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13 cool (a.k.a. challenging) Colgate courses for the lucky Year of ’13

By Daniel DeVries on January 13, 2013

Volcanology students visit an active volcano in Chile.

The Year of 2013 offers many ways for Colgate to celebrate its lucky number (the university was founded by 13 men with 13 dollars and 13 prayers). As part of our yearlong celebration, on the 13th of every month we will post a story or list pertaining to our lucky number. First up: 13 interesting Colgate courses you may or may not know about, in alphabetical order.

1. Artificial Intelligence (Computer science)
This seminar investigates how computers can be made to behave “intelligently.” Topics include the programming language LISP, natural language processing, computer vision, search techniques, AI databases, story comprehension, medical diagnosis, and problem-solving.

2. Dispossession, dislocation, and diseases: Geographies of population vulnerability (Geography)
Students explore geographic perspectives on population dynamics, social justice, and human rights. The aim is to understand the heightened risks of mortality and dislocation from home and homelands, dispossession from cultural and environmental resources, and risks to family welfare and formation. Includes local/international service learning component.

3. Dynamical systems and chaos (Mathematics)
Complicated systems of interacting entities produce complicated behavior. Simple systems of one or two interacting entities produce simple behavior. The field of dynamical systems was born with the realization that simple systems of as few as three entities can produce incredibly complicated behavior, known as chaos.

4. Food (Sociology)
This course explores where food comes from, how it is produced, and how it is embedded in our economic, political, and cultural institutions. Students participate in a service learning internship at nearby Common Thread Community Farm. Through field trips and guest speakers students apply what they learn to local food and farming communities.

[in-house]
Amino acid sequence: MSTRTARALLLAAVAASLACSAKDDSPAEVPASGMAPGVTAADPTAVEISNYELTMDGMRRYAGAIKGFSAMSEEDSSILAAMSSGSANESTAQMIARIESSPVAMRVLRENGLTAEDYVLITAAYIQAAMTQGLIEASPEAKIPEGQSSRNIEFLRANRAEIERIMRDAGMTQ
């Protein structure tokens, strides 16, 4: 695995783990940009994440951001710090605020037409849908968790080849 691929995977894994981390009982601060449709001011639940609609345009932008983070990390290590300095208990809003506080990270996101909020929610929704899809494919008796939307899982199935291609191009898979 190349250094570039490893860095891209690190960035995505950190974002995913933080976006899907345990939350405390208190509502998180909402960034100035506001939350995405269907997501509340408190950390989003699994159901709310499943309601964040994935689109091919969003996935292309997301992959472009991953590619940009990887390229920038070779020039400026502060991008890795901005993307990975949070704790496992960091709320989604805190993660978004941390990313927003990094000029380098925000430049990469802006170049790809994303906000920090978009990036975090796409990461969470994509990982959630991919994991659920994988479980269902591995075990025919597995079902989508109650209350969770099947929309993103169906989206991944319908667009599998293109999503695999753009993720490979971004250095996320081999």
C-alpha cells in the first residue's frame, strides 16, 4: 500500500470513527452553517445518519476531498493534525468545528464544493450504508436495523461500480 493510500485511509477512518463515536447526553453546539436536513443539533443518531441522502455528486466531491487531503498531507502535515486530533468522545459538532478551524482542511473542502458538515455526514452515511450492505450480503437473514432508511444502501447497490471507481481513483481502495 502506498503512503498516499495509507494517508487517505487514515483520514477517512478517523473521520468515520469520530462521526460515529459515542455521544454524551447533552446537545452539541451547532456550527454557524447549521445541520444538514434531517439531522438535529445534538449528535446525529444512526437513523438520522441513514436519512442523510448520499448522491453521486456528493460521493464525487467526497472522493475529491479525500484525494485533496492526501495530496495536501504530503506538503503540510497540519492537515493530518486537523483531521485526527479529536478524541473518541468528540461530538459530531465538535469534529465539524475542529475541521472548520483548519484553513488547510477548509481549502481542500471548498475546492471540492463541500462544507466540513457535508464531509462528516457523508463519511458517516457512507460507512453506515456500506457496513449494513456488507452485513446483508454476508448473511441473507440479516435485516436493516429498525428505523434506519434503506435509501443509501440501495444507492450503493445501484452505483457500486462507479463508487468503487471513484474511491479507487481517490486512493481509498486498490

5. Living Writers (English)
Students learn how serious writing is achieved by reading works by contemporary fiction writers and then meeting with them in the classroom setting. Each week the writer whose work has been under discussion visits the class. The presentation is followed by a public reading.

6. Megageology (Geology)
This course traces the history of the Earth from the origin of the solar system to the present. Also considered are plate tectonics, continental drift, and mountain building; absolute age dating; the origin of the hydrosphere and atmosphere; earthquakes and volcanism.

Lucky 13 Logo7. Molecules that rock your world (Core)
In this course students learn how elements and molecules have affected the course of civilization. Elements (like iron) and alloys (like bronze) have entire ages named after them, but how did tin change the course of history? Students take part in molecular modeling, demonstration, and lab-like exercises.

8. Outbreak! Historical pandemics and emerging infectious diseases (Core)
Students examine three historical epidemics: the “Black Death,” cholera in London in the 1850′s; and 1918 “Spanish flu.” More recent outbreaks, including SARS and the H1N1 influenza pandemic also are explored in the context of epidemiological principles.

9. Pirates in the Atlantic World (History)